Kim Morrissy of the media company Crunchyroll wrote that the use of the word otaku (person with consuming interests) in anime fandom can be hindered by the belief of some Westerners that its use constitutes cultural appropriation and that it can only refer to a Japanese person.[10]

In a blog post on Anime News Network, Justin Sevakis argued that there is a difference between a weeaboo and someone who simply appreciates Japanese culture, saying that there is nothing wrong with loving Japanese culture, but that a person becomes a weeaboo when they start to be obnoxious, immature, and ignorant about the culture they love.[11] Matt Jardin from the Alaska Dispatch gave his opinion that weeaboos blindly prefer things from Japan while looking down on anything else, despite obvious merit.[12] The term was also famously used by Japanese YouTuber Filthy Frank in a video titled "WEEABOOS," a satirical rant about weeaboos, in which he also claimed, in character, that a person can appreciate Japanese culture without being a weeaboo, and that weeaboos blindly believe that anything of Japanese origin is superior simply because it is Japanese.[13]

Notable Japanophiles[edit]

See also[edit]

References[edit]

  1. ^ "Japanophile". Webster's Third New International Dictionary, Unabridged. Merriam-Webster. 200. Archived from the original on 2013-02-10. Retrieved 2016-02-21. one who especially admires and likes Japan or Japanese ways
  2. ^ William R. Johnston (1999). William and Henry Walters, the Reticent Collectors. JHU Press. p. 76. ISBN 0-8018-6040-7.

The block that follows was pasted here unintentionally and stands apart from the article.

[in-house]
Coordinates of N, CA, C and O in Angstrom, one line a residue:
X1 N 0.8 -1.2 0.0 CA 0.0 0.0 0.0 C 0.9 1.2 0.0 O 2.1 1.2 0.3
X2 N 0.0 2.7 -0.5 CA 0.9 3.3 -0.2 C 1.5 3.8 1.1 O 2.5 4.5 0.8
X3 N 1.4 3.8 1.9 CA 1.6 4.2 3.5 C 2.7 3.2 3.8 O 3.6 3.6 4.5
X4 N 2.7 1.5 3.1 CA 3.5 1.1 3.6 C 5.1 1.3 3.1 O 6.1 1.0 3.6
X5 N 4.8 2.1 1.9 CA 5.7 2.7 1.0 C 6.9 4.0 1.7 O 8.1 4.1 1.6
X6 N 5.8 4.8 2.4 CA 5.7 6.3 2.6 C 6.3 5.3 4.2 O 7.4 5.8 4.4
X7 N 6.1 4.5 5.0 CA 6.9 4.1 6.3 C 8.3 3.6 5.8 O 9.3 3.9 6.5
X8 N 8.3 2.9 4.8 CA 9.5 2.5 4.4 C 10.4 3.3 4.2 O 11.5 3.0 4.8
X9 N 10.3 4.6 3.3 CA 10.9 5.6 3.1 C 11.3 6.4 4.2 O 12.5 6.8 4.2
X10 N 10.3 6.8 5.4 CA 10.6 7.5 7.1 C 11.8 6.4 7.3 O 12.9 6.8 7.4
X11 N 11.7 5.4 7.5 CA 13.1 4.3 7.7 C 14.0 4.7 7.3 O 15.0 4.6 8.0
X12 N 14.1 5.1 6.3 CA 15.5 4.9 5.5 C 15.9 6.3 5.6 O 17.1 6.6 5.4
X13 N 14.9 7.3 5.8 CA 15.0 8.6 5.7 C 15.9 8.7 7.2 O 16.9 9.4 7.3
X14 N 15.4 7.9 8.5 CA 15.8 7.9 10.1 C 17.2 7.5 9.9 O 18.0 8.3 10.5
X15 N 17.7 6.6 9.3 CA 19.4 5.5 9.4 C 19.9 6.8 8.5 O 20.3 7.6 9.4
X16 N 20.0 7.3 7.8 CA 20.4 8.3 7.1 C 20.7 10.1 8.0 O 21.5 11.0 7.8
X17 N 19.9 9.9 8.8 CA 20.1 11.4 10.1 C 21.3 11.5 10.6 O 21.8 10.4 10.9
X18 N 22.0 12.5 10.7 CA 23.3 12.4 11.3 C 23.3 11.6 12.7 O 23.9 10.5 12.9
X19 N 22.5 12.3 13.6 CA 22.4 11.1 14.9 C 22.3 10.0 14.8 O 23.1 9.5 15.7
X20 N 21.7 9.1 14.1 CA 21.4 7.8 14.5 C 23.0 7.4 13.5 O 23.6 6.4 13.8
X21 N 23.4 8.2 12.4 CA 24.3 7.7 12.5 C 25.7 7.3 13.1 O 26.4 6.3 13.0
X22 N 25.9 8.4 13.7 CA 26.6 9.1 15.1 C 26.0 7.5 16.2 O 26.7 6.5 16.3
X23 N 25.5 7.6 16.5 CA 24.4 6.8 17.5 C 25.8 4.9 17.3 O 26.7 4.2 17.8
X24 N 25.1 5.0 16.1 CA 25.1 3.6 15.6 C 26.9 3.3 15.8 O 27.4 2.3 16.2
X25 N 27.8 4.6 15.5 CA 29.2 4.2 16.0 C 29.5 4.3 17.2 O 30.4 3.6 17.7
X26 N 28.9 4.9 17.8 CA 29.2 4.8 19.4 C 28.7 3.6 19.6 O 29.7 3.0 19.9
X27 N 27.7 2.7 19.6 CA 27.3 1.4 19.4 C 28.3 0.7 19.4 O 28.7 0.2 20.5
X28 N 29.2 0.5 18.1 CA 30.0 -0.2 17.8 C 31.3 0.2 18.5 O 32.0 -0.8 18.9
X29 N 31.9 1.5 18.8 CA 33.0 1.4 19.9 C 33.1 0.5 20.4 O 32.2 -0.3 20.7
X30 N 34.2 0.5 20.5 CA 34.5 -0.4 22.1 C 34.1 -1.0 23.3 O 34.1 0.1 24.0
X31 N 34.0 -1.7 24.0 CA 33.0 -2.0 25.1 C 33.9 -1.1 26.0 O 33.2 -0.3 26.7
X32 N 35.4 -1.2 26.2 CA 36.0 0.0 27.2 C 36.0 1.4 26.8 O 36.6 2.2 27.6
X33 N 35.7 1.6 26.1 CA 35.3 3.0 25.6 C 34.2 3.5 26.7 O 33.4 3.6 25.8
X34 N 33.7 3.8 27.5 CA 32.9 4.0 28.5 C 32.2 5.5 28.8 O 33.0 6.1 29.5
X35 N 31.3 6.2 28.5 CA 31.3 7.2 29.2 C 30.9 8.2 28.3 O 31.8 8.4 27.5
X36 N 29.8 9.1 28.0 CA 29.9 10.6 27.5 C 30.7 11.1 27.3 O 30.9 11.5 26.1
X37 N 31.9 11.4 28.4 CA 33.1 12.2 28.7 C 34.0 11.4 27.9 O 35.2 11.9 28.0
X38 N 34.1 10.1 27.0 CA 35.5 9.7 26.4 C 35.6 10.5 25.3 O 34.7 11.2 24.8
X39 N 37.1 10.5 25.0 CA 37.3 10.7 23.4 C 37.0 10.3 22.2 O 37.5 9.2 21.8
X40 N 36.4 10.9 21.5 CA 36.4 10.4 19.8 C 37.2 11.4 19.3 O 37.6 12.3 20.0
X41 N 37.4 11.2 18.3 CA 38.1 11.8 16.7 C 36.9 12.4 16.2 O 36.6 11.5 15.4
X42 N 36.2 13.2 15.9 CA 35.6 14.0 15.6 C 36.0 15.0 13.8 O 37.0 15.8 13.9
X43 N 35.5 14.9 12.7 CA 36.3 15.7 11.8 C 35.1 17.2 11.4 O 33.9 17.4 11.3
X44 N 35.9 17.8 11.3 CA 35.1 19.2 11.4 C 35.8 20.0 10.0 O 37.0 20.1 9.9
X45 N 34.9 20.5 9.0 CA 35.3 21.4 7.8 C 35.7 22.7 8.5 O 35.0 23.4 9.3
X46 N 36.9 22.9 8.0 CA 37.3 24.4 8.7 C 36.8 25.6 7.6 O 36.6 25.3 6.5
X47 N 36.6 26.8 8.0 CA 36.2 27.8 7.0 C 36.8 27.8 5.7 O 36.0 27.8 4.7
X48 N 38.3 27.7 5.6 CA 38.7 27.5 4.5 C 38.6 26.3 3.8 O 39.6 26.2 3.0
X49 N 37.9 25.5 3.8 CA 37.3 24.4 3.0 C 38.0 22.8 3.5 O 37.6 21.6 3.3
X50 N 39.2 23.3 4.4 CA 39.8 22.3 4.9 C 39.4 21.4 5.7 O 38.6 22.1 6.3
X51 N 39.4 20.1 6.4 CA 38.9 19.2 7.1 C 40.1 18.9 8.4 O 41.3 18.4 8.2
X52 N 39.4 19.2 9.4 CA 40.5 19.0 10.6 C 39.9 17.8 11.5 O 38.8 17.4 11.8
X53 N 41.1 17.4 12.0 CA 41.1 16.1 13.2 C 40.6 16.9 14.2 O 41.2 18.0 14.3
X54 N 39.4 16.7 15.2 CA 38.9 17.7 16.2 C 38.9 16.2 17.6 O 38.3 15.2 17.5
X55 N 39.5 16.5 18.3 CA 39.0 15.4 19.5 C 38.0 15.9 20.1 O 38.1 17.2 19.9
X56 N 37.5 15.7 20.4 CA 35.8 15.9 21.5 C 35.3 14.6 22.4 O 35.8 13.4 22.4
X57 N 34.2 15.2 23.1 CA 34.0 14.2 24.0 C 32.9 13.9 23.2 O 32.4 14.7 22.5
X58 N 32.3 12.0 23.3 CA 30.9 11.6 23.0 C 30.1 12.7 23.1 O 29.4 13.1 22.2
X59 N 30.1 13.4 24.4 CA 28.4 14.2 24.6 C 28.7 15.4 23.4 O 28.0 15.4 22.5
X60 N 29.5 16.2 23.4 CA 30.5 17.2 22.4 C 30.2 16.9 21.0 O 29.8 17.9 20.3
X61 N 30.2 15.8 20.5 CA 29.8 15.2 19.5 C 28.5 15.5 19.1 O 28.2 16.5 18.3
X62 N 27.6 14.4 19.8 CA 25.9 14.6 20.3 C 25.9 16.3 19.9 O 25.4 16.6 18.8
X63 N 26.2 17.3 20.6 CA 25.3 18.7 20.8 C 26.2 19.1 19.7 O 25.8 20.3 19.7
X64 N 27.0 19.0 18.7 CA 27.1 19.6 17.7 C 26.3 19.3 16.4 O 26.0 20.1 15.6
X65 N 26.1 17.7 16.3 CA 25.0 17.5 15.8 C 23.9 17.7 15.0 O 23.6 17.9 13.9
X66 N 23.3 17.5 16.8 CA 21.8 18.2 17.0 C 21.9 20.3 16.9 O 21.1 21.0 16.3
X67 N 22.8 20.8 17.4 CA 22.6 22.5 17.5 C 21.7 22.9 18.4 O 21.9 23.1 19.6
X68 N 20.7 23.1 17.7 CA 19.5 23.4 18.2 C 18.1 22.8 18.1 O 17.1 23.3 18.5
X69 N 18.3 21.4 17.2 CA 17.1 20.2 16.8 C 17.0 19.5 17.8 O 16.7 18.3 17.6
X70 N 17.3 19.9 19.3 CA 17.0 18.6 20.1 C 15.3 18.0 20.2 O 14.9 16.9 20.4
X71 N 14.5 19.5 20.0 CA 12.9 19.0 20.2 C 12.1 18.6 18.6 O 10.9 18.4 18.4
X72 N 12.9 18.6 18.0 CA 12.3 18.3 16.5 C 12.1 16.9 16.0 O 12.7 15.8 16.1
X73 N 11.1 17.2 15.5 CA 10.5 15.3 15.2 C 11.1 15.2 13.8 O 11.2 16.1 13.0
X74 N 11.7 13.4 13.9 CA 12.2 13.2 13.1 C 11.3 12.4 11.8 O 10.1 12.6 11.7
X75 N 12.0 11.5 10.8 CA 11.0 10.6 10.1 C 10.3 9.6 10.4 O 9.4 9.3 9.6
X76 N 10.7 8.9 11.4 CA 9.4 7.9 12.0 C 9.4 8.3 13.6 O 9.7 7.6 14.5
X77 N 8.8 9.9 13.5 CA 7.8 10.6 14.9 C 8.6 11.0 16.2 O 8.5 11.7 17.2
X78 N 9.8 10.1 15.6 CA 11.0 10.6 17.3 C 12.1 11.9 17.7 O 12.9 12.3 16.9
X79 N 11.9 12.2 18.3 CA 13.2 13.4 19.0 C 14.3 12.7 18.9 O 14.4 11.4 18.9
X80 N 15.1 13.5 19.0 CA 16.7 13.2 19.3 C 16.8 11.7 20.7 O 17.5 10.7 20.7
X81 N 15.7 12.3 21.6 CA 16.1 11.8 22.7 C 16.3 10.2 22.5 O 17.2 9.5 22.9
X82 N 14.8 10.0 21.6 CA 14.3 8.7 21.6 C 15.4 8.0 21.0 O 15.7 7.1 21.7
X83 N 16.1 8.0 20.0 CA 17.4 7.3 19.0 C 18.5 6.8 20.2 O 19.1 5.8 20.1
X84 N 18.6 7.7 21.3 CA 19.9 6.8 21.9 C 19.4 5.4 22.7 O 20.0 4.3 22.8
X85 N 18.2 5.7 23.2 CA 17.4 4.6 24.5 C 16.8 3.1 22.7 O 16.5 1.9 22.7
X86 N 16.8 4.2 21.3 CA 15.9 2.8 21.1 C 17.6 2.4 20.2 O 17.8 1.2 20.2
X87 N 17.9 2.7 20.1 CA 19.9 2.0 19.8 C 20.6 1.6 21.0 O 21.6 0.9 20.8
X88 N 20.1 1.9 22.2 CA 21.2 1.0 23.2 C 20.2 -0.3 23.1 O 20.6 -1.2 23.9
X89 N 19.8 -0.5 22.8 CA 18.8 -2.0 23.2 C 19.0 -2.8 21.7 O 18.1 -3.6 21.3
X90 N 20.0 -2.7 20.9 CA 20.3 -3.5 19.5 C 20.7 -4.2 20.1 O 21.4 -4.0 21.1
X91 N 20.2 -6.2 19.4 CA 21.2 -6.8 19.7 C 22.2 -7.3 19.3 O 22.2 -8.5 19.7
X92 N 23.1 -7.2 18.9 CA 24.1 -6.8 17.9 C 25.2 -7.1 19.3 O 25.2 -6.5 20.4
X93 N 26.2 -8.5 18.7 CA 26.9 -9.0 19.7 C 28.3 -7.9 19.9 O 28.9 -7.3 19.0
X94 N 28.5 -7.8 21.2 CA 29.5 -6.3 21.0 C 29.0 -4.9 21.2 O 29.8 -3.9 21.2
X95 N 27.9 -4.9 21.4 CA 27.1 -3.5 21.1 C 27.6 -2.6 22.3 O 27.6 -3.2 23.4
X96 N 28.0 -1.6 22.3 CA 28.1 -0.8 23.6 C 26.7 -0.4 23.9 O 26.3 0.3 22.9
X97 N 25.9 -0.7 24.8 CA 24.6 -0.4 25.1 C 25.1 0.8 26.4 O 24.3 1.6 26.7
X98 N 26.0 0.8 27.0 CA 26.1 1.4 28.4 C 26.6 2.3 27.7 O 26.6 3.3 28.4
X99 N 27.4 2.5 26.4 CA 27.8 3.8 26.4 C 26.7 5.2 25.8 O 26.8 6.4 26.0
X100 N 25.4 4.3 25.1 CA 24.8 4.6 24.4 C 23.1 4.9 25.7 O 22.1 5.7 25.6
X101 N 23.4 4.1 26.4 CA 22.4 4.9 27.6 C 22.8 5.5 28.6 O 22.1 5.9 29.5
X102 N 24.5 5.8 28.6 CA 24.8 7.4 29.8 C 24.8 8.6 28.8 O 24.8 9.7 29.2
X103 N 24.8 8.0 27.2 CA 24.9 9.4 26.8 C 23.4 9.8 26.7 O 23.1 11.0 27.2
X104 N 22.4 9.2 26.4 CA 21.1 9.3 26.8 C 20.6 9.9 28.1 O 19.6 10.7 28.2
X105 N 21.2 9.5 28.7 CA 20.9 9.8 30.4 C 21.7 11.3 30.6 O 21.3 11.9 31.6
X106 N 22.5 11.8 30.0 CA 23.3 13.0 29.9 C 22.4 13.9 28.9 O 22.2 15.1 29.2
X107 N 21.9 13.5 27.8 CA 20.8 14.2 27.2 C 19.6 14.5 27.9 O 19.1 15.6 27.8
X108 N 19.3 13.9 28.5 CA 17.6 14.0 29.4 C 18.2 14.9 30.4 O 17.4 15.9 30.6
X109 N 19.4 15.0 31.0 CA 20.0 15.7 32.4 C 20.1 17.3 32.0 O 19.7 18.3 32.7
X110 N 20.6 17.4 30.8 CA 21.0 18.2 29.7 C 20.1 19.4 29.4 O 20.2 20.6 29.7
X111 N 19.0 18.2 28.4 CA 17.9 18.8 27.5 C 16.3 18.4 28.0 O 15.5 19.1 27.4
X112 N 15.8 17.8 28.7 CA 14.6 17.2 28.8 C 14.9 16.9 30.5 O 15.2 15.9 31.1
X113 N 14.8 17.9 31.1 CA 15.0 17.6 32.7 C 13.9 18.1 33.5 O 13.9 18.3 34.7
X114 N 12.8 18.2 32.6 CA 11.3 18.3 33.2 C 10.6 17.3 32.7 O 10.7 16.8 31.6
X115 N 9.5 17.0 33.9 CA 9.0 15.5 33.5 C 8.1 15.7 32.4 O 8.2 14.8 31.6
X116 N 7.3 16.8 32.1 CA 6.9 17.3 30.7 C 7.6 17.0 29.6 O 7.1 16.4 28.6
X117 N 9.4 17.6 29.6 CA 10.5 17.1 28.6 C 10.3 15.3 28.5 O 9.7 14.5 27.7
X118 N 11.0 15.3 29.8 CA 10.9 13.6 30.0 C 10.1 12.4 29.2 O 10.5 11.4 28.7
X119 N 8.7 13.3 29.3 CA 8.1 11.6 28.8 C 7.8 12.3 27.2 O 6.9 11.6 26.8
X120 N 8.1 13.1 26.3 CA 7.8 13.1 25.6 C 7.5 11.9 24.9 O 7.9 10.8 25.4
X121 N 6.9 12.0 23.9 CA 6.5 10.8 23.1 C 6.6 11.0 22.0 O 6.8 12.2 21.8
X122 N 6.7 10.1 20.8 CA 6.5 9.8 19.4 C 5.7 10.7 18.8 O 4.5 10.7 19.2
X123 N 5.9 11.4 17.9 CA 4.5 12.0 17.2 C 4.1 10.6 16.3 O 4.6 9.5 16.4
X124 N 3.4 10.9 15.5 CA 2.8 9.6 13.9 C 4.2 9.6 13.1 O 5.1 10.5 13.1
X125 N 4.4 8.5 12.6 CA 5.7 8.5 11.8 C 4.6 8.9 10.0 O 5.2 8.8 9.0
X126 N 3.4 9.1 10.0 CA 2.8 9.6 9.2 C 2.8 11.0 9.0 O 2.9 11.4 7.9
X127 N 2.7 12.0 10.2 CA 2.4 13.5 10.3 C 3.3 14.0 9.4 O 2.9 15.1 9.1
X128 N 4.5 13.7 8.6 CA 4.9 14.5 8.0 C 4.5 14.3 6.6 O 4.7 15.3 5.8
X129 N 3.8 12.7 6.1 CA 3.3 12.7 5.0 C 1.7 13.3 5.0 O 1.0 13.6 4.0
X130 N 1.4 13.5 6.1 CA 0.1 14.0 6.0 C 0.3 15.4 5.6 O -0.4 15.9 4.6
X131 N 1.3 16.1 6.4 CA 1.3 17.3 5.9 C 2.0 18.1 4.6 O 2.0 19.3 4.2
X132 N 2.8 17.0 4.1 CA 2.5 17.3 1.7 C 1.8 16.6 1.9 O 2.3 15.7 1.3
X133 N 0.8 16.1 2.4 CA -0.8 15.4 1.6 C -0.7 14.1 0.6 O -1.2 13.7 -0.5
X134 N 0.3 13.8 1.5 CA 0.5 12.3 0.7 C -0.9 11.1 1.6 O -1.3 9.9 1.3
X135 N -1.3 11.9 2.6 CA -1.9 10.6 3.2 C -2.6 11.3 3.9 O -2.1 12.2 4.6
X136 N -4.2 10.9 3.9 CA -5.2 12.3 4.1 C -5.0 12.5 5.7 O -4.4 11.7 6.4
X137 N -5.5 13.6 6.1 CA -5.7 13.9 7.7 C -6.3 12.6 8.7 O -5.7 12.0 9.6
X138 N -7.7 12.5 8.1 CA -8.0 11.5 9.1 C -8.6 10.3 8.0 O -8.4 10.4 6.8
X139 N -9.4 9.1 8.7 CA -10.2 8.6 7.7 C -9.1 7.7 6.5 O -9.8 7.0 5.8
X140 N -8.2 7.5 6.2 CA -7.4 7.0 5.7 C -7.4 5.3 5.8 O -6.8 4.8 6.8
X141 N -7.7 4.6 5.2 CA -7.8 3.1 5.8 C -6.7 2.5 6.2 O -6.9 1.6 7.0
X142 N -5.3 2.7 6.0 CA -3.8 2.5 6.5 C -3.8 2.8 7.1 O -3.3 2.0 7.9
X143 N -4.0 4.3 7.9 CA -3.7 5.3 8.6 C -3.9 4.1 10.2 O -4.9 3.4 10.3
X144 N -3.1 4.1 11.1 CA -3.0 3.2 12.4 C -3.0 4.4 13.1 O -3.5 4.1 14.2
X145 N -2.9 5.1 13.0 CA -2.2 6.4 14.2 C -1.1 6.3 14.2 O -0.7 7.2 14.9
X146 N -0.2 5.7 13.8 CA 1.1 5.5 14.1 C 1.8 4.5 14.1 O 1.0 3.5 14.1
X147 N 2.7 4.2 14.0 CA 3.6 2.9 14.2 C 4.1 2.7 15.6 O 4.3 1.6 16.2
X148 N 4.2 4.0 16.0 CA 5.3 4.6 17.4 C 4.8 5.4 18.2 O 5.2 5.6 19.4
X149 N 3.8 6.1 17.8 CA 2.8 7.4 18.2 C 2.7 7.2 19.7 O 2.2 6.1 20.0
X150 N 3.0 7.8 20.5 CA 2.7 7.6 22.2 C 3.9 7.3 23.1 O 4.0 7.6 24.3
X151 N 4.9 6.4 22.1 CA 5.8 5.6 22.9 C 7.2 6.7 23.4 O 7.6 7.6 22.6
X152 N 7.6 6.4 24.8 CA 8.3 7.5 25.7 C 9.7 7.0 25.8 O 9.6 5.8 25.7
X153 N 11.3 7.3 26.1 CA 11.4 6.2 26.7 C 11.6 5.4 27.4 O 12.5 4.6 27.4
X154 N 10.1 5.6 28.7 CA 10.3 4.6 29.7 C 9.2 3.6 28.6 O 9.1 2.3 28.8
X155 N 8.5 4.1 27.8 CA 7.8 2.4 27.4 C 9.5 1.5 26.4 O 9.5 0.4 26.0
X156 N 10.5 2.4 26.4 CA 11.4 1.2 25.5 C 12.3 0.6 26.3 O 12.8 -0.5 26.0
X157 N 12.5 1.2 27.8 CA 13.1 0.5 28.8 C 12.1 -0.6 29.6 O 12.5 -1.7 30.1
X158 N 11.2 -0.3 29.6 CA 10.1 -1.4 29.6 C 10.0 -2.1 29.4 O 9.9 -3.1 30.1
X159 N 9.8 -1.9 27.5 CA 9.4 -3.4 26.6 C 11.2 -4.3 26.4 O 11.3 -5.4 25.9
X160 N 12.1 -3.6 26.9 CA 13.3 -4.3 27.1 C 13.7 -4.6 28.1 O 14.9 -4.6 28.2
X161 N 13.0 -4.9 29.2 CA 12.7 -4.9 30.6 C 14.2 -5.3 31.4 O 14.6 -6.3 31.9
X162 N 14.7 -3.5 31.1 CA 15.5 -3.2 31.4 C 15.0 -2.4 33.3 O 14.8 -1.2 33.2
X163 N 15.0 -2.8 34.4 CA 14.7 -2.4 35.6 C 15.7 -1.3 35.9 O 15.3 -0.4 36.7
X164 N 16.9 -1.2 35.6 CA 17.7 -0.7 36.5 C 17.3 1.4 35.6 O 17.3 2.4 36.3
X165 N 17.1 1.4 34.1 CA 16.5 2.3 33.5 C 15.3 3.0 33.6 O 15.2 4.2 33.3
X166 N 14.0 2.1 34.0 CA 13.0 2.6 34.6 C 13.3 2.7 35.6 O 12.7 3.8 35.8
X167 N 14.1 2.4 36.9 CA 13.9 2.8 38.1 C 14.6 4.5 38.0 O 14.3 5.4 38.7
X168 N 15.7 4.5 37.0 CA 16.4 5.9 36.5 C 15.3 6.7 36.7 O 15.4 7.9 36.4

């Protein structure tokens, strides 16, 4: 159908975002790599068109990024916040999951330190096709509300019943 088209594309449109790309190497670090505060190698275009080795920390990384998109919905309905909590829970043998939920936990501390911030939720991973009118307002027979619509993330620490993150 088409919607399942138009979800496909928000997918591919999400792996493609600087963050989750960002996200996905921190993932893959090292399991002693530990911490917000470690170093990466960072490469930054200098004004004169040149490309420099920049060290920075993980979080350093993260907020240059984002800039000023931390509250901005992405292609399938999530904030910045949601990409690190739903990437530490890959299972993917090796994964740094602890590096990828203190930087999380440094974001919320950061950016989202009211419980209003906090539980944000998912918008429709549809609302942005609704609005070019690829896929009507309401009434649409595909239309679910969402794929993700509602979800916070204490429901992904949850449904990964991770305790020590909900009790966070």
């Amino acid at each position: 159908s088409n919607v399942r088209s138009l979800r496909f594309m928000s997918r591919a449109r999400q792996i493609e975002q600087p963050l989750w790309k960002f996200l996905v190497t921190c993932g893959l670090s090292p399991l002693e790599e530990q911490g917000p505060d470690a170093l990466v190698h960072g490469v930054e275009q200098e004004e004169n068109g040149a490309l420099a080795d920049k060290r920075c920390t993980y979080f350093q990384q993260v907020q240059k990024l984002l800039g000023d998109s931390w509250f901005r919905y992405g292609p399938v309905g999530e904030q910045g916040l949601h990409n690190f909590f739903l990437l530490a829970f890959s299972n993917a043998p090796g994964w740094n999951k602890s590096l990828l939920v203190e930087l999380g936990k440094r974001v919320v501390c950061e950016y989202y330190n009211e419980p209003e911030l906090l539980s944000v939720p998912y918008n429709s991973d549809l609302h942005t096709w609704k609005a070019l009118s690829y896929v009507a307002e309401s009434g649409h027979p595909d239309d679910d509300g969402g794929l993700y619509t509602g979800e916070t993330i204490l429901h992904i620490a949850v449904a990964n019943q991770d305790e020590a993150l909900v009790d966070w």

3. ^ Robin D. Gill (2004). Topsy-Turvy 1585. Paraverse Press. p. 25. ISBN 0-9742618-1-5.
  4. ^ Hale, Heather (September 1990). "Lafcadio Hearn". Japanfile, the Website of Kansai Time Out Magazine. Archived from the original on 2016-03-05.
  5. ^ Bruce Cumings (1999). "Archaeology, Descent, Emergence: American Mythology and East Asian Reality". Parallax Visions: Making Sense of American-East Asian Relations. Duke University Press. p. 25. ISBN 0-8223-2924-7.
  6. ^ Jensen, Geoffrey (2002). Irrational Triumph: Cultural Despair, Military Nationalism, and the Ideological Origins of Franco's Spain. Reno, Nevada: University of Nevada Press. p. 150. ISBN 0874174813.
  7. ^ Beeby, Allison; Rodríguez, María Teresa (2009). "Millán-Astray's Translation of Nitobe's Bushido: The Soul of Japan" (PDF). Autonomous University of Barcelona. Archived (PDF) from the original on 6 July 2017. Retrieved 6 June 2017.
  8. ^ Chris Kincaid (2015-08-30). "Am I a Weeaboo? What does Weeaboo Mean Anyway?". Japan Powered. Archived from the original on 2015-08-30. Retrieved 2016-02-21.
  9. ^ Davis, Jesse Christian. "Japanese animation in America and its fans" (PDF). Archived (PDF) from the original on 4 March 2016. Retrieved 12 December 2015.
  10. ^ Morrissy, Kim (August 22, 2016). "FEATURE: Found in Translation - The Evolution of the Word 'Otaku' [PART 1]". Crunchyroll. Archived from the original on August 24, 2016. Retrieved August 26, 2016.
  11. ^ Justin Sevakis (August 22, 2014). "Nobody Loves the Weeaboo". Anime News Network. Archived from the original on August 24, 2014. Retrieved March 10, 2016.
  12. ^ Matt Jardin (September 29, 2016). "Going to Senshi Con this weekend? Here are 5 terms to know". Alaska Dispatch. Archived from the original on October 1, 2016. Retrieved May 18, 2017.
  13. ^ George Miller (October 8, 2014). "WEEABOOS". Archived from the original on March 28, 2021. Retrieved March 31, 2021.